Following India’s defeat to Pakistan in the Super 4 match of Asia Cup on Saturday, Indian pacer Arshdeep Singh became the target of social media trolling for dropping a seemingly easy catch of Asif Ali at short third man in the 18th over. Trolls attacked the 23-year-old bowler with political slurs and insinuated that he dropped the catch deliberately, out of his disloyalty to the Indian nation.

Last October, in another high stake India-Pakistan match in T20 international World Cup, Mohammad Shami’s poor bowling performance led to social media trolls questioning his loyalty to the country. For an expensive over in the last lap that hastened Indian teams debacle, Shami’s identity as an Indian was questioned and slurs linking his religion with the rival team were liberally used.

We are living in times of free floating social media hatred that attaches to individuals at the slightest provocations.  Targeted trolling is may also not be spontaneous and could often be part of ‘social media cold wars’ among competing political groups. Still, they do cause hurt to the individual or group at the receiving end.

Any reasonable cricket fan will tell you that it’s excessive and irrational to blame a single act by one player for a team’s defeat and then use that to put his ability and attitude in the dock. But a human mind doesn’t use reason all the time. Many a times, instincts kick in which cloud the appeals to reason.

Mohammad Shami’s poor bowling performance in high stake India-Pakistan match in T20 international World Cup led to social media trolls questioning his loyalty to the country.

Human mind, psychologists tell us, wants to attribute significant incidents – victories, defeats, and such – to causes. The mind starts making inferences about the causes and stops the search when a sufficient cause is found. ‘The Attribution Theory’ is one of the best known theories in social psychology that deals with how people interpret behavior and attribute causations for their own or other people’s behavior. It was first proposed by Fritz Heider in 1958 in his book ‘The Psychology of Interpersonal Relations.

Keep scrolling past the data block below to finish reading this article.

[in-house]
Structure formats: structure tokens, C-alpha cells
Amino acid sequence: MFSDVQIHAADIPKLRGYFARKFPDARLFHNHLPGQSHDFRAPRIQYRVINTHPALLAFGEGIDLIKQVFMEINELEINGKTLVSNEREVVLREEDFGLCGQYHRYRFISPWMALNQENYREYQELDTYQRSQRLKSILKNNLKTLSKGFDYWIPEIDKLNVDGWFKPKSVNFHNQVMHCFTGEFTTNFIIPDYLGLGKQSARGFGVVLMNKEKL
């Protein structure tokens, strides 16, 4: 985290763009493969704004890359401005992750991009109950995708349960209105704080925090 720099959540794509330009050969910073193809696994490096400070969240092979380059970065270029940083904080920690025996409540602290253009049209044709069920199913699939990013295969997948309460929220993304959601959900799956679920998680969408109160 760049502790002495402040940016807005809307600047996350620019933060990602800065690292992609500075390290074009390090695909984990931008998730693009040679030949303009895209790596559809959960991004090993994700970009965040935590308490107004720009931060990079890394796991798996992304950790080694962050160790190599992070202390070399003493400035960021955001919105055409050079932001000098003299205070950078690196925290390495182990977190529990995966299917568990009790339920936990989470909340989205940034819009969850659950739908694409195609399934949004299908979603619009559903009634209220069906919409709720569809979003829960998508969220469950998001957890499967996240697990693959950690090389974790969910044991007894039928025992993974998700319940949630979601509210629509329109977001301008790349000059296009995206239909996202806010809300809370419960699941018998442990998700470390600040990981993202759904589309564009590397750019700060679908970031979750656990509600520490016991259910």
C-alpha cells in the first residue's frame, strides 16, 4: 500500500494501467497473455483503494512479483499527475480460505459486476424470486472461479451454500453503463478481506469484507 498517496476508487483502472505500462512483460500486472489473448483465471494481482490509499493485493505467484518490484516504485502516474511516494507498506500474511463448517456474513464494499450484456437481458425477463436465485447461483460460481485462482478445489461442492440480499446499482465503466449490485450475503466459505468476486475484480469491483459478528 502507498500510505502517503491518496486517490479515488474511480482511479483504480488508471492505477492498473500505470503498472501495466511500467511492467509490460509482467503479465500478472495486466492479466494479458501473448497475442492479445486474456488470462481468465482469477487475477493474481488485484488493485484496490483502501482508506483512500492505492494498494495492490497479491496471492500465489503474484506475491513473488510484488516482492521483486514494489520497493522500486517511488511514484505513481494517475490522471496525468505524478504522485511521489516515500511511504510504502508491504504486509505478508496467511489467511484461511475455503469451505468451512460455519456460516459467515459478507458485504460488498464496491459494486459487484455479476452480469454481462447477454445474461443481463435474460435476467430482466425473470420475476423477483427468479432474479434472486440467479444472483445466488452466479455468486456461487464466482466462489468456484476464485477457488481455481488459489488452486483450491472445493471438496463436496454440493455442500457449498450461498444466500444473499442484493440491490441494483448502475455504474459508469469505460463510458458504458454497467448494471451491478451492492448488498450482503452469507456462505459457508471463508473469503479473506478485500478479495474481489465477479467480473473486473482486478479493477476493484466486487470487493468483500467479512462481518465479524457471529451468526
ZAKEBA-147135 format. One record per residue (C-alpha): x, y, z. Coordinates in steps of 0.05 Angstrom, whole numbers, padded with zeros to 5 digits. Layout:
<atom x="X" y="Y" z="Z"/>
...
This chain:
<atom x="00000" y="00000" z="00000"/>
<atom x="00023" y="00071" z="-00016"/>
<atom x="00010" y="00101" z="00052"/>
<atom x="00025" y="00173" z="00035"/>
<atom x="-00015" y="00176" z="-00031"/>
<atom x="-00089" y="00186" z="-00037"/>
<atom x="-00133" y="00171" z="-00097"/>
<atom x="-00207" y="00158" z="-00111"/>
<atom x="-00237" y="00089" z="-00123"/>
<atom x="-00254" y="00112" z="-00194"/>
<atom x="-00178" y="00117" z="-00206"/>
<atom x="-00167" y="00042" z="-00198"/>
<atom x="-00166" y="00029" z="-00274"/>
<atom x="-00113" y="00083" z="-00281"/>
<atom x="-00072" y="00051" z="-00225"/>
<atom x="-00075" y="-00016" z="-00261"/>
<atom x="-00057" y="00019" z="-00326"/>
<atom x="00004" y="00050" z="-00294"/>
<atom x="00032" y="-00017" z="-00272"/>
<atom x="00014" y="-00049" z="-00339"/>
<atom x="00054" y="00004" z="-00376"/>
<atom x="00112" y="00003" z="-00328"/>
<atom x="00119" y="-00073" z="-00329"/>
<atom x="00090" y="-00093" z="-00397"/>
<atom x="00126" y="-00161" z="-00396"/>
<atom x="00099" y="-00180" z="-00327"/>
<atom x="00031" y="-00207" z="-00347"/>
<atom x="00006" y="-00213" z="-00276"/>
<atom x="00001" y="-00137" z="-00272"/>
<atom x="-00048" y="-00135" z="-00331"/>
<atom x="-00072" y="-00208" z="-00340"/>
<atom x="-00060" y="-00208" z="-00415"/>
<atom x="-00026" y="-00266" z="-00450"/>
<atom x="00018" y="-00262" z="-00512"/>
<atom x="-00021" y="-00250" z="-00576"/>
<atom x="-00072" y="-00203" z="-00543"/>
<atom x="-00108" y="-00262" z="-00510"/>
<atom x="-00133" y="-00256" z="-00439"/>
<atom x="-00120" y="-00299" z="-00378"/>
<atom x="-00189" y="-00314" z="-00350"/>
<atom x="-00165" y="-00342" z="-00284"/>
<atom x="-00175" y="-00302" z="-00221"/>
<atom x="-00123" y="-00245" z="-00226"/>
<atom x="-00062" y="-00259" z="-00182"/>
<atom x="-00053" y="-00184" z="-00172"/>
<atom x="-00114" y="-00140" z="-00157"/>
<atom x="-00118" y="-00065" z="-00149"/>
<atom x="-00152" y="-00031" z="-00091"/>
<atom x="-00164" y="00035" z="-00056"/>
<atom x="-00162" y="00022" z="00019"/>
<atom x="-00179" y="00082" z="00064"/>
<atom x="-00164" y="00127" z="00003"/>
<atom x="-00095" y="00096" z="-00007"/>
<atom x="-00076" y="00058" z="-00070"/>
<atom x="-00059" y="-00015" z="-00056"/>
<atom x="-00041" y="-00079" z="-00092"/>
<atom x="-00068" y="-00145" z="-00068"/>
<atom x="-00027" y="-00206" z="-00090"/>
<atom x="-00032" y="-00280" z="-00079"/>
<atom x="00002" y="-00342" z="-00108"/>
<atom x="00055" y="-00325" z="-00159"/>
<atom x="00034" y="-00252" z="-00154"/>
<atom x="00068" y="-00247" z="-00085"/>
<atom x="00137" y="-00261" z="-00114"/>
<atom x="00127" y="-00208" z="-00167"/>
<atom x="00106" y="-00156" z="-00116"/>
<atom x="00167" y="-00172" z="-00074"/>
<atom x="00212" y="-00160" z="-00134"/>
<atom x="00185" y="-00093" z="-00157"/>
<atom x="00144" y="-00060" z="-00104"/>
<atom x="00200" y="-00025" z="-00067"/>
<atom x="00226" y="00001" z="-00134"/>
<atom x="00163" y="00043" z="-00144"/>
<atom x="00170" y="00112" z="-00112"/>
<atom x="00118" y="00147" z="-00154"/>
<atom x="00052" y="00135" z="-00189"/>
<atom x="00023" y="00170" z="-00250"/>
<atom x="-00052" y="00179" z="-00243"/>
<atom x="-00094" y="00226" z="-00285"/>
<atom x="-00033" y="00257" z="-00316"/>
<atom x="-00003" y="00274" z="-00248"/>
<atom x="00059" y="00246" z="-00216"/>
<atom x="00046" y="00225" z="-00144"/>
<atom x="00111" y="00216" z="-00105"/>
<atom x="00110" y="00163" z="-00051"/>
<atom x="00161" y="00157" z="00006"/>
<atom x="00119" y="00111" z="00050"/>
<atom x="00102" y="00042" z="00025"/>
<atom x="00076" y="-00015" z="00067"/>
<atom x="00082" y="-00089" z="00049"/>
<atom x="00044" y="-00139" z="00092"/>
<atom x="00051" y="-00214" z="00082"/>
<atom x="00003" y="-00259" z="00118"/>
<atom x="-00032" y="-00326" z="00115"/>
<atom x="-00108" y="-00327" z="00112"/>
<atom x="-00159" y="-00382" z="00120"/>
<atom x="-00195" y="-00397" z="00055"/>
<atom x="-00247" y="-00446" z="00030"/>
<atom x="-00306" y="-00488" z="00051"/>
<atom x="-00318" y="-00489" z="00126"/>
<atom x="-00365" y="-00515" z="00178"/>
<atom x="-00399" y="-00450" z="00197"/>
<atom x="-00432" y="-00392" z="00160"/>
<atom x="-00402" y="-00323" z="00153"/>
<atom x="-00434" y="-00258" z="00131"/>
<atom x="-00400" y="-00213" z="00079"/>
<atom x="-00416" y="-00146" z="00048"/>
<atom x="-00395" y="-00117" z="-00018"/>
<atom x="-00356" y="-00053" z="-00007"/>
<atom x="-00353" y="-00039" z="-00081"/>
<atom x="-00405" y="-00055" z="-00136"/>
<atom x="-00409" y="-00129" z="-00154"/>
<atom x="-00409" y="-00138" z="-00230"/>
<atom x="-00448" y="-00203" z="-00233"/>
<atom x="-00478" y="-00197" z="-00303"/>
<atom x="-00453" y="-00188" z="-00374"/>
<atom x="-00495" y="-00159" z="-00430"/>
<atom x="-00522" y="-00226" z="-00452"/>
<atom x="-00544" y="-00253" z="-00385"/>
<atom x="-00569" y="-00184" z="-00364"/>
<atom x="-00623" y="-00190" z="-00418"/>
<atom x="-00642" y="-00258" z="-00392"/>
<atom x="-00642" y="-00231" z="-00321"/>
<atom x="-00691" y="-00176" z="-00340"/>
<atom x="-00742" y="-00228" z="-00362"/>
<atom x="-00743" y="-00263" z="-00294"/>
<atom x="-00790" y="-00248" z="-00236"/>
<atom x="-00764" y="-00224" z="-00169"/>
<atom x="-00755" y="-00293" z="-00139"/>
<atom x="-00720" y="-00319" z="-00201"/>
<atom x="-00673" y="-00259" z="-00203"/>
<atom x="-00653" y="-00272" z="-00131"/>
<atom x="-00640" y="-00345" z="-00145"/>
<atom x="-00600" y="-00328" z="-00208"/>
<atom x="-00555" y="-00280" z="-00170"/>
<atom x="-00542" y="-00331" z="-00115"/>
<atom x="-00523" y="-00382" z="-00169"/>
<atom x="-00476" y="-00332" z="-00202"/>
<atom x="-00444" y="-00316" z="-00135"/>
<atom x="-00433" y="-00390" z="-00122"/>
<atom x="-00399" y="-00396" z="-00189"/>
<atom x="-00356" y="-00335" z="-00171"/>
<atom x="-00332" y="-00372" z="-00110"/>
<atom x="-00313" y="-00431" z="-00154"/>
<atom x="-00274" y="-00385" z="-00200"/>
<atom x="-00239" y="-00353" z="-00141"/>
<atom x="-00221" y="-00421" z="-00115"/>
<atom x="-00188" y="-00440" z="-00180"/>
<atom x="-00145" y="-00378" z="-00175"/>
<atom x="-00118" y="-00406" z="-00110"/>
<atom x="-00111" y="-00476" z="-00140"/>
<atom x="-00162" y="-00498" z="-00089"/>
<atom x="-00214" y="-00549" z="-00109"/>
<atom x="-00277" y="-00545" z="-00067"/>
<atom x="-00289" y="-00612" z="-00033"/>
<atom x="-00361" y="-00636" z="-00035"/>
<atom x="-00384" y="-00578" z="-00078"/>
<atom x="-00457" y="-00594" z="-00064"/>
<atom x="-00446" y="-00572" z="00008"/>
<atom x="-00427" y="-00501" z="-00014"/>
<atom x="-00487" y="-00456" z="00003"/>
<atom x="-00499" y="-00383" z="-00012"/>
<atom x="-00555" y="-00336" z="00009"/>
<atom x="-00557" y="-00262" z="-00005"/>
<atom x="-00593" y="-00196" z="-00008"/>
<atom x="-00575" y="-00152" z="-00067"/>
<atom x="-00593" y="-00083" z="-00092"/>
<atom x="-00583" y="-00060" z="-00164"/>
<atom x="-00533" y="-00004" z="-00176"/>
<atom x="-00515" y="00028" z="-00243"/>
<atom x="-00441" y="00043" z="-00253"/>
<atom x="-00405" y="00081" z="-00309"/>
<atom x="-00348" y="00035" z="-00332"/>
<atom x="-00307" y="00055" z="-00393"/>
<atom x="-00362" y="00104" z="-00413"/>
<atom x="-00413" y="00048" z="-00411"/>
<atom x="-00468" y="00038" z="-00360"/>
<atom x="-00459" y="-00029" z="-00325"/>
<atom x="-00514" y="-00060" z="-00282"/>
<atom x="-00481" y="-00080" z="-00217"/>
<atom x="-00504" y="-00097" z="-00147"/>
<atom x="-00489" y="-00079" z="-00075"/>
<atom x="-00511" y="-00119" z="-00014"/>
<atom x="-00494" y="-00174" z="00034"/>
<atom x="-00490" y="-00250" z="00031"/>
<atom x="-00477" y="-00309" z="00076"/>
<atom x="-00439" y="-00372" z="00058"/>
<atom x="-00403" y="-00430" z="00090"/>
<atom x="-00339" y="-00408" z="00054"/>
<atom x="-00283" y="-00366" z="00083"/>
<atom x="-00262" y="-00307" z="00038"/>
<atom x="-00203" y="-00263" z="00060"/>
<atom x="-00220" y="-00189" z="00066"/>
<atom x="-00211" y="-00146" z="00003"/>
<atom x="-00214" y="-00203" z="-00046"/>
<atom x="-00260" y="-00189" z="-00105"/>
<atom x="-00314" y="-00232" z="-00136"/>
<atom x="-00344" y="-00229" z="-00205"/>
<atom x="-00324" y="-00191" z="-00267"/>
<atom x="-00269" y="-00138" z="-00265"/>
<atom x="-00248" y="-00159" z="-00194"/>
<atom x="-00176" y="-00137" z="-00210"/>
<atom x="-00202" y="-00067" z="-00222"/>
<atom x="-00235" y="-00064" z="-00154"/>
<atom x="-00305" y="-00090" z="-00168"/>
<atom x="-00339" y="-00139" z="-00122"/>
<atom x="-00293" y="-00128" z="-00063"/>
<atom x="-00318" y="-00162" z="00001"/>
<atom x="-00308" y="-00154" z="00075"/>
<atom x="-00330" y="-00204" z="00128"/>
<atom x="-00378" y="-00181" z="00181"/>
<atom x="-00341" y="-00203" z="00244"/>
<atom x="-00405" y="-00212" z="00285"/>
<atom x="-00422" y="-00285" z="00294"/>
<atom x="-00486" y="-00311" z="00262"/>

The mind makes a ‘dispositional attribution’ when it explains a person’s action by pointing to something about the person. On the other hand, it makes a ‘situational attribution’ when the behavior or action is said to have been influenced by external factors or by the situation. Observers often tend to make what psychologists call ‘The Fundamental Attribution Error’ in which they overestimate the dispositional influences (‘the catch was dropped because the player is bad at the game, or he is disloyal to the team’) and underestimating the situational influences (the ball slipped off because of the dew, the light glare, or pressure of the game).

While observers are prone to making dispositional attribution, the individual involved in the in the action with negative result often makes situational attribution – blaming factors external to him or her.

The salience of the minority members

The human mind makes sense of the world with the aid of categories. In social life, the social categories help the mind make easy and fast judgements. By definition, minority groups are ‘uncommon’ and the human cognitive system is tuned to spotting their presence.